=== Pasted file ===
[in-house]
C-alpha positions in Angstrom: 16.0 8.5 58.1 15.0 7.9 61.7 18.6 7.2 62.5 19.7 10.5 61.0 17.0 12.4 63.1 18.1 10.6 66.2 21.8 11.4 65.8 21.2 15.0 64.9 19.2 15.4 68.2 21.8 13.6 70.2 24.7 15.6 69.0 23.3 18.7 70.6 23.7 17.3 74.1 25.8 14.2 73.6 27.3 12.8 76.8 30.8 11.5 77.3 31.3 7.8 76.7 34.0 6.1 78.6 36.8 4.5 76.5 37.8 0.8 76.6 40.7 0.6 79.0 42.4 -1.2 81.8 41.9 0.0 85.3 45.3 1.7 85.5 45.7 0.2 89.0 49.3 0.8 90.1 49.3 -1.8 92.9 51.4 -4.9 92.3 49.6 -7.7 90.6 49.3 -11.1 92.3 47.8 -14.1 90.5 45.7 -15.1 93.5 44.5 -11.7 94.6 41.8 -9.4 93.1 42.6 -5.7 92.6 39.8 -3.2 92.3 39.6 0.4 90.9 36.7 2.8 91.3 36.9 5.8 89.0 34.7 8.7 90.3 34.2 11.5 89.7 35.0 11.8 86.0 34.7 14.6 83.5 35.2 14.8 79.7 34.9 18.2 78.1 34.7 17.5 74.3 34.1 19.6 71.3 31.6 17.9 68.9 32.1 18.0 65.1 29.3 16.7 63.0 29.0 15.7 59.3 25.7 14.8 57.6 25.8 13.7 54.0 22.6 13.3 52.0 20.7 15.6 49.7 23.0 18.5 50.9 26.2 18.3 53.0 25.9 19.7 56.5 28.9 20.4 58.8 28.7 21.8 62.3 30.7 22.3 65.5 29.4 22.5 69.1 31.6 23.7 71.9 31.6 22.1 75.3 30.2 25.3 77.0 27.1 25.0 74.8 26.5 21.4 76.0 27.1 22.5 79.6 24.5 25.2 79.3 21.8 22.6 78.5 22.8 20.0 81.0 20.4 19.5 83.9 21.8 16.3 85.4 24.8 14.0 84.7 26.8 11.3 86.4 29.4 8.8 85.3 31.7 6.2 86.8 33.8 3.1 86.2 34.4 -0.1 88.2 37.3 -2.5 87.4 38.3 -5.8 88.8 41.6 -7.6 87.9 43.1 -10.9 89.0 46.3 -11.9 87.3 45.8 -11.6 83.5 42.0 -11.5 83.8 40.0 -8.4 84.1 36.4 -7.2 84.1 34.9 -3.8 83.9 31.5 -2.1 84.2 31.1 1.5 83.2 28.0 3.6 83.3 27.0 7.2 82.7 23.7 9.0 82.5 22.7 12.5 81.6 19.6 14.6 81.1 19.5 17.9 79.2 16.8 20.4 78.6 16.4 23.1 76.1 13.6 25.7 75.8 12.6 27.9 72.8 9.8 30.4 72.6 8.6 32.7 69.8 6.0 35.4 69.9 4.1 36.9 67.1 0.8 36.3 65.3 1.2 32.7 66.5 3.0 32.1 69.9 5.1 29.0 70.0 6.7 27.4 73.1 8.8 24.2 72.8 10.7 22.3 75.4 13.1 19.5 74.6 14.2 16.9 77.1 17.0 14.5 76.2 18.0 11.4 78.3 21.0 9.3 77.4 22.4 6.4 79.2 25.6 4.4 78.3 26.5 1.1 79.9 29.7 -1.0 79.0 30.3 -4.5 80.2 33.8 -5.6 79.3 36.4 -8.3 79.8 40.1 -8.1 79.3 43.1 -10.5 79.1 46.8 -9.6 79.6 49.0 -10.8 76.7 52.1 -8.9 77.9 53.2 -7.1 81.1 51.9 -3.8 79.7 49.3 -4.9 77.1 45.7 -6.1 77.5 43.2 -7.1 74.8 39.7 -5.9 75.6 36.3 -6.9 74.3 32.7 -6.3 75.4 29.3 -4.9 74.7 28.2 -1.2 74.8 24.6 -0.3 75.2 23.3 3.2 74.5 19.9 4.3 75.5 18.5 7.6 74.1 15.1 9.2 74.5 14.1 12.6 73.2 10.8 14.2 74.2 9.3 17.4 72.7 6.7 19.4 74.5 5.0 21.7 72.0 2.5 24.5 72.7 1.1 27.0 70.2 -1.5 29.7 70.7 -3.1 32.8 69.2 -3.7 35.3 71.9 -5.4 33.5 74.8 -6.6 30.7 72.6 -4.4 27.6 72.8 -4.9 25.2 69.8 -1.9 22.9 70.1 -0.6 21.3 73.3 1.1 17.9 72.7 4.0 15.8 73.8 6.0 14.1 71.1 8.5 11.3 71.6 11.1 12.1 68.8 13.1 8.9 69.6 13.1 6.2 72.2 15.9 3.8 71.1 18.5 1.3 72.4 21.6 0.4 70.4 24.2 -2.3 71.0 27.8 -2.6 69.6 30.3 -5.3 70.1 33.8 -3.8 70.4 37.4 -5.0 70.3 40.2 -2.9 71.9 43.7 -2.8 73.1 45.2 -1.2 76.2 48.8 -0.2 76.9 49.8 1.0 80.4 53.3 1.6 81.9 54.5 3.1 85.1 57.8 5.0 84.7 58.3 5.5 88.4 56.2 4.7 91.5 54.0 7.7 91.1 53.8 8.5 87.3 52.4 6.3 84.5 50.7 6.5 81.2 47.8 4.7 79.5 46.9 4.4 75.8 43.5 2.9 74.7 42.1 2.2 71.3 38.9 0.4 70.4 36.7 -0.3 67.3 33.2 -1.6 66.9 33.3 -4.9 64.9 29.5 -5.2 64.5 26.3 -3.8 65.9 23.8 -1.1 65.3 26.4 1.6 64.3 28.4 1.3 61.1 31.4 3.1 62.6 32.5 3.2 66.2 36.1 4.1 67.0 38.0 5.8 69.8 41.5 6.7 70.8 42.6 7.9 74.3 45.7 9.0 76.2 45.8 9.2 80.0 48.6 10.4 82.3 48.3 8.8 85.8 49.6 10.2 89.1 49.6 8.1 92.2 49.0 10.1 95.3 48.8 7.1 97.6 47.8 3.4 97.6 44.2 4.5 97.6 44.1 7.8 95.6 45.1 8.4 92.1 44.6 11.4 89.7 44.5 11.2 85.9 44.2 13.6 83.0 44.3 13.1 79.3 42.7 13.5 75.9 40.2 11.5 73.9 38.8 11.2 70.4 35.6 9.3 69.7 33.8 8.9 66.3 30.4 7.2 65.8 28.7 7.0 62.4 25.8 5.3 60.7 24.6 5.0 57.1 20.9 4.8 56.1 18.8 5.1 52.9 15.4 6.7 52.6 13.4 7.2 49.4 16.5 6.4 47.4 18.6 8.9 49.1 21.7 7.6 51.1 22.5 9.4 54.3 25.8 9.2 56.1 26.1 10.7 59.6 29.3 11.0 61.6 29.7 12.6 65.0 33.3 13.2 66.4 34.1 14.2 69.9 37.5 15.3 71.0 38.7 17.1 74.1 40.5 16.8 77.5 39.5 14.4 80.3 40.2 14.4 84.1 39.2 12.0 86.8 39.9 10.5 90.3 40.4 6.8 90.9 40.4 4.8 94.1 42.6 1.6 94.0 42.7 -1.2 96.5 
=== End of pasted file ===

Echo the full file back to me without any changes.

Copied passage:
[in-house]
C-alpha positions in Angstrom: 16.0 8.5 58.1 15.0 7.9 61.7 18.6 7.2 62.5 19.7 10.5 61.0 17.0 12.4 63.1 18.1 10.6 66.2 21.8 11.4 65.8 21.2 15.0 64.9 19.2 15.4 68.2 21.8 13.6 70.2 24.7 15.6 69.0 23.3 18.7 70.6 23.7 17.3 74.1 25.8 14.2 73.6 27.3 12.8 76.8 30.8 11.5 77.3 31.3 7.8 76.7 34.0 6.1 78.6 36.8 4.5 76.5 37.8 0.8 76.6 40.7 0.6 79.0 42.4 -1.2 81.8 41.9 0.0 85.3 45.3 1.7 85.5 45.7 0.2 89.0 49.3 0.8 90.1 49.3 -1.8 92.9 51.4 -4.9 92.3 49.6 -7.7 90.6 49.3 -11.1 92.3 47.8 -14.1 90.5 45.7 -15.1 93.5 44.5 -11.7 94.6 41.8 -9.4 93.1 42.6 -5.7 92.6 39.8 -3.2 92.3 39.6 0.4 90.9 36.7 2.8 91.3 36.9 5.8 89.0 34.7 8.7 90.3 34.2 11.5 89.7 35.0 11.8 86.0 34.7 14.6 83.5 35.2 14.8 79.7 34.9 18.2 78.1 34.7 17.5 74.3 34.1 19.6 71.3 31.6 17.9 68.9 32.1 18.0 65.1 29.3 16.7 63.0 29.0 15.7 59.3 25.7 14.8 57.6 25.8 13.7 54.0 22.6 13.3 52.0 20.7 15.6 49.7 23.0 18.5 50.9 26.2 18.3 53.0 25.9 19.7 56.5 28.9 20.4 58.8 28.7 21.8 62.3 30.7 22.3 65.5 29.4 22.5 69.1 31.6 23.7 71.9 31.6 22.1 75.3 30.2 25.3 77.0 27.1 25.0 74.8 26.5 21.4 76.0 27.1 22.5 79.6 24.5 25.2 79.3 21.8 22.6 78.5 22.8 20.0 81.0 20.4 19.5 83.9 21.8 16.3 85.4 24.8 14.0 84.7 26.8 11.3 86.4 29.4 8.8 85.3 31.7 6.2 86.8 33.8 3.1 86.2 34.4 -0.1 88.2 37.3 -2.5 87.4 38.3 -5.8 88.8 41.6 -7.6 87.9 43.1 -10.9 89.0 46.3 -11.9 87.3 45.8 -11.6 83.5 42.0 -11.5 83.8 40.0 -8.4 84.1 36.4 -7.2 84.1 34.9 -3.8 83.9 31.5 -2.1 84.2 31.1 1.5 83.2 28.0 3.6 83.3 27.0 7.2 82.7 23.7 9.0 82.5 22.7 12.5 81.6 19.6 14.6 81.1 19.5 17.9 79.2 16.8 20.4 78.6 16.4 23.1 76.1 13.6 25.7 75.8 12.6 27.9 72.8 9.8 30.4 72.6 8.6 32.7 69.8 6.0 35.4 69.9 4.1 36.9 67.1 0.8 36.3 65.3 1.2 32.7 66.5 3.0 32.1 69.9 5.1 29.0 70.0 6.7 27.4 73.1 8.8 24.2 72.8 10.7 22.3 75.4 13.1 19.5 74.6 14.2 16.9 77.1 17.0 14.5 76.2 18.0 11.4 78.3 21.0 9.3 77.4 22.4 6.4 79.2 25.6 4.4 78.3 26.5 1.1 79.9 29.7 -1.0 79.0 30.3 -4.5 80.2 33.8 -5.6 79.3 36.4 -8.3 79.8 40.1 -8.1 79.3 43.1 -10.5 79.1 46.8 -9.6 79.6 49.0 -10.8 76.7 52.1 -8.9 77.9 53.2 -7.1 81.1 51.9 -3.8 79.7 49.3 -4.9 77.1 45.7 -6.1 77.5 43.2 -7.1 74.8 39.7 -5.9 75.6 36.3 -6.9 74.3 32.7 -6.3 75.4 29.3 -4.9 74.7 28.2 -1.2 74.8 24.6 -0.3 75.2 23.3 3.2 74.5 19.9 4.3 75.5 18.5 7.6 74.1 15.1 9.2 74.5 14.1 12.6 73.2 10.8 14.2 74.2 9.3 17.4 72.7 6.7 19.4 74.5 5.0 21.7 72.0 2.5 24.5 72.7 1.1 27.0 70.2 -1.5 29.7 70.7 -3.1 32.8 69.2 -3.7 35.3 71.9 -5.4 33.5 74.8 -6.6 30.7 72.6 -4.4 27.6 72.8 -4.9 25.2 69.8 -1.9 22.9 70.1 -0.6 21.3 73.3 1.1 17.9 72.7 4.0 15.8 73.8 6.0 14.1 71.1 8.5 11.3 71.6 11.1 12.1 68.8 13.1 8.9 69.6 13.1 6.2 72.2 15.9 3.8 71.1 18.5 1.3 72.4 21.6 0.4 70.4 24.2 -2.3 71.0 27.8 -2.6 69.6 30.3 -5.3 70.1 33.8 -3.8 70.4 37.4 -5.0 70.3 40.2 -2.9 71.9 43.7 -2.8 73.1 45.2 -1.2 76.2 48.8 -0.2 76.9 49.8 1.0 80.4 53.3 1.6 81.9 54.5 3.1 85.1 57.8 5.0 84.7 58.3 5.5 88.4 56.2 4.7 91.5 54.0 7.7 91.1 53.8 8.5 87.3 52.4 6.3 84.5 50.7 6.5 81.2 47.8 4.7 79.5 46.9 4.4 75.8 43.5 2.9 74.7 42.1 2.2 71.3 38.9 0.4 70.4 36.7 -0.3 67.3 33.2 -1.6 66.9 33.3 -4.9 64.9 29.5 -5.2 64.5 26.3 -3.8 65.9 23.8 -1.1 65.3 26.4 1.6 64.3 28.4 1.3 61.1 31.4 3.1 62.6 32.5 3.2 66.2 36.1 4.1 67.0 38.0 5.8 69.8 41.5 6.7 70.8 42.6 7.9 74.3 45.7 9.0 76.2 45.8 9.2 80.0 48.6 10.4 82.3 48.3 8.8 85.8 49.6 10.2 89.1 49.6 8.1 92.2 49.0 10.1 95.3 48.8 7.1 97.6 47.8 3.4 97.6 44.2 4.5 97.6 44.1 7.8 95.6 45.1 8.4 92.1 44.6 11.4 89.7 44.5 11.2 85.9 44.2 13.6 83.0 44.3 13.1 79.3 42.7 13.5 75.9 40.2 11.5 73.9 38.8 11.2 70.4 35.6 9.3 69.7 33.8 8.9 66.3 30.4 7.2 65.8 28.7 7.0 62.4 25.8 5.3 60.7 24.6 5.0 57.1 20.9 4.8 56.1 18.8 5.1 52.9 15.4 6.7 52.6 13.4 7.2 49.4 16.5 6.4 47.4 18.6 8.9 49.1 21.7 7.6 51.1 22.5 9.4 54.3 25.8 9.2 56.1 26.1 10.7 59.6 29.3 11.0 61.6 29.7 12.6 65.0 33.3 13.2 66.4 34.1 14.2 69.9 37.5 15.3 71.0 38.7 17.1 74.1 40.5 16.8 77.5 39.5 14.4 80.3 40.2 14.4 84.1 39.2 12.0 86.8 39.9 10.5 90.3 40.4 6.8 90.9 40.4 4.8 94.1 42.6 1.6 94.0 42.7 -1.2 96.5 